Writing tips for preparing mid-sessions

Student doing homework in Wyoming Union. Finding quiet or comfortable places to work can also improve the quality of writing. (Photo by Brock Munoz).

Regardless of major, there are plenty of tips and strategies students can use to improve their writing before midterm.

First, make sure you’re familiar with the assignment’s prompt and rubric. Keep in mind that some professors will lower your grade for formatting, while others will prioritize other aspects.

Rubrics often outline the details of the assignment and how each aspect of the assignment will be graded. It is important to look at the rubric because the rubric will indicate which parts of the assignment are the most important or valued.

For some students, getting started is the hardest part. Pre-writing strategies, such as brainstorming, outlines, and free writing, can help writers get started and organize their documents.

Francesca King, Acting Director of the UW Writing Center, shared what she and her consultants are doing at the Writing Center to help students get started.

“Having someone who can listen to your ideas and ask questions allows for the flow of thoughts without just suffocating you and hitting a brick wall,” King said.

“Students can really arrive with nothing. It’s really nice to have no writing on the page and come in, it might ease some student concerns,” King said. “I know a lot of them suffer from writer’s block and are just terrified of people judging them, but this is a no-judgment zone.”

Some students will find that they have no trouble starting a paper, but may find that their papers don’t receive the grades they were hoping for. In this case, the revision of the strategies will be most beneficial.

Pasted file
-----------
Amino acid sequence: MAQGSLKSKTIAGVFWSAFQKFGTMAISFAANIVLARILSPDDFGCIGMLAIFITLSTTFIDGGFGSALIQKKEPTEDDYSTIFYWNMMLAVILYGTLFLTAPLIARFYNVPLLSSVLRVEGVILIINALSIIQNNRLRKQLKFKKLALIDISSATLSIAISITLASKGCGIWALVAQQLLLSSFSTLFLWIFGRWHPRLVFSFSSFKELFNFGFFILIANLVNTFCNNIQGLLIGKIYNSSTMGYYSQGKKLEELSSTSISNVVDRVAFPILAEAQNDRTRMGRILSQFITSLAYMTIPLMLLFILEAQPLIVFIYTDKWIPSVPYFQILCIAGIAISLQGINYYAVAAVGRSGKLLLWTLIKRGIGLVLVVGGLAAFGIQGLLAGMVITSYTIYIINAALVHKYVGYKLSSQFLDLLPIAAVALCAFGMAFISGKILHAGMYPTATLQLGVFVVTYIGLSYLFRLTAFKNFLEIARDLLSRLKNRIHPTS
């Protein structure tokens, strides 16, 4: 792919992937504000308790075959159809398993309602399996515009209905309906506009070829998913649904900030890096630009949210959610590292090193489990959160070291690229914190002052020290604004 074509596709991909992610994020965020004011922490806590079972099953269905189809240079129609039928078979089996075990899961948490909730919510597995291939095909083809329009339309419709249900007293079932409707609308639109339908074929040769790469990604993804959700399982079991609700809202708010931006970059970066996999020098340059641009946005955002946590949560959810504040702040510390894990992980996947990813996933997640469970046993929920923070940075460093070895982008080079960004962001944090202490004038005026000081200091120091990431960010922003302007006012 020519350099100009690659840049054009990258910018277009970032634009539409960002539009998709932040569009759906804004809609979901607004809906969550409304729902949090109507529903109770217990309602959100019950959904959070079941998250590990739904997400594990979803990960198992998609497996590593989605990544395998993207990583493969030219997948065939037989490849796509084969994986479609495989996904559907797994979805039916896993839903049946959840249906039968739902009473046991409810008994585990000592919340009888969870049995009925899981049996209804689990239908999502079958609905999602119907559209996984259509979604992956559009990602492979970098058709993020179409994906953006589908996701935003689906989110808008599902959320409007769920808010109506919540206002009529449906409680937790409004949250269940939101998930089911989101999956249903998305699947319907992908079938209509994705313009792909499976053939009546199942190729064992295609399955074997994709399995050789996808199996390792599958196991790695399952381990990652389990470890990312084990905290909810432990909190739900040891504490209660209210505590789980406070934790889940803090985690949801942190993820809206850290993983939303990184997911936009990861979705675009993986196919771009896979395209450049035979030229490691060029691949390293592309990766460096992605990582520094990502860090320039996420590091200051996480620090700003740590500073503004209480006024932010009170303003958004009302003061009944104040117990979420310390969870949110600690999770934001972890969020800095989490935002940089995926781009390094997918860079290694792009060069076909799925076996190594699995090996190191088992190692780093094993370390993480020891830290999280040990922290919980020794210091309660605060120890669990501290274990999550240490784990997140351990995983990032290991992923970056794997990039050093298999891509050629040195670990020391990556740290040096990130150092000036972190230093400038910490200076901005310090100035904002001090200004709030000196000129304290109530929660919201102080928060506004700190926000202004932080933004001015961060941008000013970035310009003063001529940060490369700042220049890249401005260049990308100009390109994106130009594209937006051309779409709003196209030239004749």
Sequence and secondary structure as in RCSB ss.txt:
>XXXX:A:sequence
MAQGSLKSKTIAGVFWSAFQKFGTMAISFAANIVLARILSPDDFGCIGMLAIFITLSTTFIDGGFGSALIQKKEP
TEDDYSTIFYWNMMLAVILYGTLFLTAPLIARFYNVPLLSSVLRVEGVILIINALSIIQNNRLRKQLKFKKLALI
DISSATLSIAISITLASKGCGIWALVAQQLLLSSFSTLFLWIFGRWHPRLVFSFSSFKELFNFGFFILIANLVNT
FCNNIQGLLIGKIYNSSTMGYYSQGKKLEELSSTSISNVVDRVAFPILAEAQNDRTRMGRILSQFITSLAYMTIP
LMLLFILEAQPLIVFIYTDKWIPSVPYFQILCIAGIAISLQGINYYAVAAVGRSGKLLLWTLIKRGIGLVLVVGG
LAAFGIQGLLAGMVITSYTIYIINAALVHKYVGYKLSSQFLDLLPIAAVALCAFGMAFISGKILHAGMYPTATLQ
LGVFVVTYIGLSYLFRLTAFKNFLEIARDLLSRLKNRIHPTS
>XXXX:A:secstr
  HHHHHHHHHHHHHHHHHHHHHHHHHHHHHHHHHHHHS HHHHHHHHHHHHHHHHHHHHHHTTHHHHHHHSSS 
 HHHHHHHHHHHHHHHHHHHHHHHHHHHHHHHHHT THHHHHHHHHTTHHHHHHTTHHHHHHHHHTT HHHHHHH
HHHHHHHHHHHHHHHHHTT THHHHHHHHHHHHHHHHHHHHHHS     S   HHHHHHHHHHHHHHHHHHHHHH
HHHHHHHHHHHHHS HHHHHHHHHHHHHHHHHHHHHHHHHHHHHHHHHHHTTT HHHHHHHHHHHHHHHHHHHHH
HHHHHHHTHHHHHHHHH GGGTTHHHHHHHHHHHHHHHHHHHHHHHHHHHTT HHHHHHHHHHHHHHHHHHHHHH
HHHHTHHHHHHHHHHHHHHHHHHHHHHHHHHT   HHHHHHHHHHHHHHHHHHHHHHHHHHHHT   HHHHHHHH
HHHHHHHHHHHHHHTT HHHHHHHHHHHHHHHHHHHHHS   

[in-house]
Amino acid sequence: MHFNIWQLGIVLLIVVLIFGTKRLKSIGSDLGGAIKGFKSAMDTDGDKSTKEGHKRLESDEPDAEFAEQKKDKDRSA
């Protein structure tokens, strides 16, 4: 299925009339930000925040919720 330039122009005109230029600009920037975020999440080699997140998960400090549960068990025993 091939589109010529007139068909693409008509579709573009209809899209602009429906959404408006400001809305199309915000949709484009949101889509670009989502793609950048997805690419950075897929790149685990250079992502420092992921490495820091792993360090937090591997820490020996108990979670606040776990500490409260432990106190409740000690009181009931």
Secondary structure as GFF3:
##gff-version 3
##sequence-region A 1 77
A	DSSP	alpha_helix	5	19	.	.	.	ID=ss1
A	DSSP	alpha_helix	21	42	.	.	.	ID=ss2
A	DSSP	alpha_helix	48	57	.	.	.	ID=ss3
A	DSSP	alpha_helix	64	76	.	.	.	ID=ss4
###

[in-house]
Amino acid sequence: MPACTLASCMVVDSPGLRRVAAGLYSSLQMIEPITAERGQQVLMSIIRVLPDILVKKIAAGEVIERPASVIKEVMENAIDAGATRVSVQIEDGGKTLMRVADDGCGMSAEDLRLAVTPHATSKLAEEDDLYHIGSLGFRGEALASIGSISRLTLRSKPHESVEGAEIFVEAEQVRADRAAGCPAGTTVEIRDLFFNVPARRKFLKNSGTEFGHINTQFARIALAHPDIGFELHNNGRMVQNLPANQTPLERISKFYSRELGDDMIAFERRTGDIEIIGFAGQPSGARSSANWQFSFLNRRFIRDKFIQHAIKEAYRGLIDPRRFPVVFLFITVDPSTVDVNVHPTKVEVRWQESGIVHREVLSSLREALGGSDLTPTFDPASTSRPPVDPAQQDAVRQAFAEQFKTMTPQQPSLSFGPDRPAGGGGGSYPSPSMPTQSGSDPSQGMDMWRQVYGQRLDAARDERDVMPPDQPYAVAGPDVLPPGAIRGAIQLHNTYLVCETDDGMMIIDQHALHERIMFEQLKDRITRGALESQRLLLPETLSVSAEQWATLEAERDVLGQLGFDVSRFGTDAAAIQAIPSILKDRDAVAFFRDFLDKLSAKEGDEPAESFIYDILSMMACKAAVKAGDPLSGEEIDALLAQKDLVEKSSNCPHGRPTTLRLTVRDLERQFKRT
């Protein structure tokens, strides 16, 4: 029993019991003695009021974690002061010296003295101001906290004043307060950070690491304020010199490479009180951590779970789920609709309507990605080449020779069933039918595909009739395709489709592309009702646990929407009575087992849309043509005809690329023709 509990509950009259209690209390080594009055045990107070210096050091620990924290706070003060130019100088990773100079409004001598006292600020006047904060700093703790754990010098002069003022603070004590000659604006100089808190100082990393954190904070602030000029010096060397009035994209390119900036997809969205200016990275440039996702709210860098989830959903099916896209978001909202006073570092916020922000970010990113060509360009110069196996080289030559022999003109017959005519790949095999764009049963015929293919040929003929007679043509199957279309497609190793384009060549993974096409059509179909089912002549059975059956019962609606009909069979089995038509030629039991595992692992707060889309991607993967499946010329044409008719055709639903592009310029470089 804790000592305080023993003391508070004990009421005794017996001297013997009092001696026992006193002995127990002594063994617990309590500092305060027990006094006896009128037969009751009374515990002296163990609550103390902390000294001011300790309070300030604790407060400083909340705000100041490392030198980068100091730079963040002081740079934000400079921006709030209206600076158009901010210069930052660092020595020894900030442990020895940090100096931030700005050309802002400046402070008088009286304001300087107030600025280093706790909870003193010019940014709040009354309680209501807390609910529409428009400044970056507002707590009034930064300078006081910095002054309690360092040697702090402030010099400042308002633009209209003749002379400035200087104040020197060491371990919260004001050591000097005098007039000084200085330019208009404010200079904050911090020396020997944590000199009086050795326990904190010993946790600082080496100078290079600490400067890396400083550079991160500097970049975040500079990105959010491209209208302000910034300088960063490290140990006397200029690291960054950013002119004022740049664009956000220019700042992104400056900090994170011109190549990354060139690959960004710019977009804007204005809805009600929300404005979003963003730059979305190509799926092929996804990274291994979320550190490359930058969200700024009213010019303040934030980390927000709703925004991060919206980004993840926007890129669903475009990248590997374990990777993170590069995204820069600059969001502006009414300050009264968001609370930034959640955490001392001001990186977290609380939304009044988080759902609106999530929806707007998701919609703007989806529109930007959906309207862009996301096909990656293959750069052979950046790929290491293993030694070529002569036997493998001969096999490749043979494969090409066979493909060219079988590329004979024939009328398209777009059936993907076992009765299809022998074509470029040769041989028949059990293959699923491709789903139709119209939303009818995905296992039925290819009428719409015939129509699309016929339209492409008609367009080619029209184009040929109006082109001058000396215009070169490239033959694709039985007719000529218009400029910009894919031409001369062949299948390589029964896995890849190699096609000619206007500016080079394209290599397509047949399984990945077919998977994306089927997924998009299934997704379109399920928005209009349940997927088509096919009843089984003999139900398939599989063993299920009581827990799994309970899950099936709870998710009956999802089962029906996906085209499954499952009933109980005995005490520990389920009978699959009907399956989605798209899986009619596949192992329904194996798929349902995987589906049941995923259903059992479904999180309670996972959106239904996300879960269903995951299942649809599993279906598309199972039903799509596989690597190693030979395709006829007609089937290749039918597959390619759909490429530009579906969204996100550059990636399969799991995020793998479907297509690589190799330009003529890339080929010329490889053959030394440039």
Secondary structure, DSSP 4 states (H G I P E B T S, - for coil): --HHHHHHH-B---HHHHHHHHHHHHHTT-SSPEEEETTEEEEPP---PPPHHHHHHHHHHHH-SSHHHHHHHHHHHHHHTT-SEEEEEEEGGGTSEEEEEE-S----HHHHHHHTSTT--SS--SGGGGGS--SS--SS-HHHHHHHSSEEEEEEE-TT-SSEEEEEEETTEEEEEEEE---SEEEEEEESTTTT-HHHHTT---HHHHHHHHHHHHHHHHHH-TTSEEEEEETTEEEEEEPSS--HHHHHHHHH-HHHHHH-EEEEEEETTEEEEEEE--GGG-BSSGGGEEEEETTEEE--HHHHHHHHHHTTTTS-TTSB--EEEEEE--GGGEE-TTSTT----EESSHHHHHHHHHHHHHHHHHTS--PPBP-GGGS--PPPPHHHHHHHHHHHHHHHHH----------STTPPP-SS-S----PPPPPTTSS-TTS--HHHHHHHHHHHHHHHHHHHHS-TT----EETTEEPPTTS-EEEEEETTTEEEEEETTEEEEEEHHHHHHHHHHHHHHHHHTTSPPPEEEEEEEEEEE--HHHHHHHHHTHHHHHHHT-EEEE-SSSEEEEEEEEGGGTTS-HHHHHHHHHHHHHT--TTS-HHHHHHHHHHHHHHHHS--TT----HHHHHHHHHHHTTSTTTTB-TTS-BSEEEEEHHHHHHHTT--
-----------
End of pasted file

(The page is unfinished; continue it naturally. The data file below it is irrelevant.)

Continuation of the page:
There is a common misconception that revising, editing, and proofreading all refer to the process of revising a document for grammatical errors.

According to the University of North Carolina Writing Center website, editing is the overall process of reviewing an article, literally revisiting a document, while editing and proofreading are smaller tasks at the within the review.

Proofreading is what most students think of when they hear the term editing. This requires the author to read their document for grammatical errors.

Editing, on the other hand, asks authors to read their sentences, paragraphs, and essays to reinforce arguments and check for meaning and understanding.

The reverse outline is an editing strategy that King says is used regularly in the Writing Center.

The “reverse description” asks authors to critically analyze their drafts by re-reading their work and removing the main points they raised in their draft. Then the writer creates an outline based on the points he has gathered.

This process allows students to check the logic, organization and argumentation of their draft.

When revising, it is also important to check that the thesis in the introduction to the paper matches what the body paragraphs said and what the conclusion reiterates.

Finally, and perhaps most importantly, use the resources at your disposal.

There are many sources online, including Purdue OWL and the UNC Writing Center, that provide comprehensive materials that show how to format an article, cite sources, reflect on an article, and more.

Students can also make an appointment with the Coe Library Writing Center. Consultants are available to help with all forms of writing, as well as all stages of writing, from idea development to final drafts.


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